Monday, May 14, 2007

NYT 'Rips' Giuliani Over 9/11 Cleanup

The New York Times has published an article by Anthony DePalma which is critical of former NYC mayor Rudolph Giuliani over his handling of the cleanup after 9/11. But it's an echo of Monty Python: DePalma has strapped Giuliani into the comfy chair and hit him with the soft pillows. Like this:

Ground Zero Illnesses Clouding Giuliani’s Legacy
Anyone who watched Rudolph W. Giuliani preside over ground zero in the days after 9/11 glimpsed elements of his strength: decisiveness, determination, self-confidence.

Those qualities were also on display over the months he directed the cleanup of the collapsed World Trade Center. But today, with evidence that thousands of people who worked at ground zero have become sick, many regard Mr. Giuliani’s triumph of leadership as having come with a human cost.
A human cost indeed, and a huge one! At this point it seems quite safe to say that more people will die from illnesses contracted while cleaning up after the demolition of the World Trade Center than were killed on the day of the demolition.
An examination of Mr. Giuliani’s handling of the extraordinary recovery operation during his last months in office shows that he seized control and largely limited the influence of experienced federal agencies. In doing that, according to some experts and many of those who worked in the trade center’s ruins, Mr. Giuliani might have allowed his sense of purpose to trump caution in the rush to prove that his city was not crippled by the attack.
This is a very kind way of not mentioning that his "drive" may have been primarily motivated by a desire to get rid of the evidence as quickly as possible.
Administration documents and thousands of pages of legal testimony filed in a lawsuit against New York City, along with more than two dozen interviews with people involved in the events of the last four months of Mr. Giuliani’s administration, show that while the city had a safety plan for workers, it never meaningfully enforced federal requirements that those at the site wear respirators.
Clearly "the city" was mostly interested in enforcing something else.
At the same time, the administration warned companies working on the pile that they would face penalties or be fired if work slowed. And according to public hearing transcripts and unpublished administration records, officials also on some occasions gave flawed public representations of the nature of the health threat, even as they privately worried about exposure to lawsuits by sickened workers.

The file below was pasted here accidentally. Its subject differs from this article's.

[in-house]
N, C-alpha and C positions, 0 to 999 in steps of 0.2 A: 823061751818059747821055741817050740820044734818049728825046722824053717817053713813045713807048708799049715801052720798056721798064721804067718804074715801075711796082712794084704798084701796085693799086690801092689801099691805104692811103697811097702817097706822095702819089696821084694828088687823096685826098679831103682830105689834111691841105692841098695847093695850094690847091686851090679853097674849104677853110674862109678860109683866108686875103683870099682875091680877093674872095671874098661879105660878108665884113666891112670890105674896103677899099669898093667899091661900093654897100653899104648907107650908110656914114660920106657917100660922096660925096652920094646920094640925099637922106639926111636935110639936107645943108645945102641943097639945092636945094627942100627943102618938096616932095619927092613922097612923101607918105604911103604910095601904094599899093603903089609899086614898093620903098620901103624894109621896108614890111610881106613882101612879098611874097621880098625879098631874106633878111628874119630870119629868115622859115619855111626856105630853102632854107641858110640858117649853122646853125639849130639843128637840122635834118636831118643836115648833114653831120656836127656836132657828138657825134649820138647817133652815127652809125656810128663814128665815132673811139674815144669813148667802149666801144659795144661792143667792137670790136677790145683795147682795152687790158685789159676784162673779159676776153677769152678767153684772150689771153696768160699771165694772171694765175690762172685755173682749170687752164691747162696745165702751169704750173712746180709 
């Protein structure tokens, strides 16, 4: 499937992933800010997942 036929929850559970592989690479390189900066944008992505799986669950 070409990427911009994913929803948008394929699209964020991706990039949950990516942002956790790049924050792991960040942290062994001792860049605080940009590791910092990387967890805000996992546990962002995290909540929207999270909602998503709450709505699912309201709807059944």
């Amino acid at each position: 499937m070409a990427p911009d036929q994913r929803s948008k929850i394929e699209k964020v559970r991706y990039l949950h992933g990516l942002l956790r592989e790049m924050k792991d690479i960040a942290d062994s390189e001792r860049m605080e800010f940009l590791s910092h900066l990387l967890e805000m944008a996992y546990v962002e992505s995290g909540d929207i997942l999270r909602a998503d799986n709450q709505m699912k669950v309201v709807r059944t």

Lovely people we're talking about here.
From the beginning, there was no doubt that Mr. Giuliani and his team ruled the hellish disaster site. Officials from the Federal Emergency Management Agency, the Army Corps of Engineers and the Occupational Safety and Health Administration, all with extensive disaster response experience, arrived almost immediately, only to be placed on the sideline. One Army Corps official said Mr. Giuliani acted like a “benevolent dictator.”
You have to wonder how much they paid him to use the word "benevolent".
Despite the presence of those federal experts, Mr. Giuliani assigned the ground zero cleanup to a largely unknown city agency, the Department of Design and Construction. Kenneth Holden, the department’s commissioner until January 2004, said in a deposition in the federal lawsuit against the city that he initially expected FEMA or the Army Corps to try to take over the cleanup operation. Mr. Giuliani never let them.
And as a result...
More than 2,000 New York City firefighters have been treated for serious respiratory problems. Seventy percent of nearly 10,000 recovery workers screened at Mount Sinai Medical Center have trouble breathing. City officials estimate that health care costs related to the air at ground zero have already run into the hundreds of millions of dollars, and no one knows whether other illnesses, like cancers, will emerge.
On the other hand,
Although the cleanup was expected to last 30 months, the pit was cleared by June 2002, nine months after the attack.
How did they do it so fast?
The four large construction companies that had been hired to clear debris worked around the clock. But that was not fast enough for the city, especially after the rescue operation formally ended on Sept. 29. One reason for the push may have been concern that unnecessary delays would have added to the cost of the cleanup.
DePalma cannot bring himself to say "destruction of evidence", much less "obstruction of justice". Instead he just piles on the evidence:
Two days after the rescue efforts ended and the full-scale recovery and cleanup began, Michael Burton, executive deputy commissioner of the Design and Construction Department, warned one of the companies in a letter that the city would fire individual workers or companies “if the highest level of efficiency is not maintained.”
There's more. There's a lot more. But it's all the same. The mayor should have cracked down on workers who weren't wearing respirators.

Bring in more soft pillows!

If Anthony DePalma cannot say "obstruction of justice" or "destruction of evidence", he surely cannot say anything about what happened last month in San Diego, when a Citizens' Grand Jury returned indictments against both Giuliani and our favorite "suspect awaiting indictment", Jerome Hauer, for "conspiracy to commit mass murder".

Still, as the saying goes, half a loaf is better than none.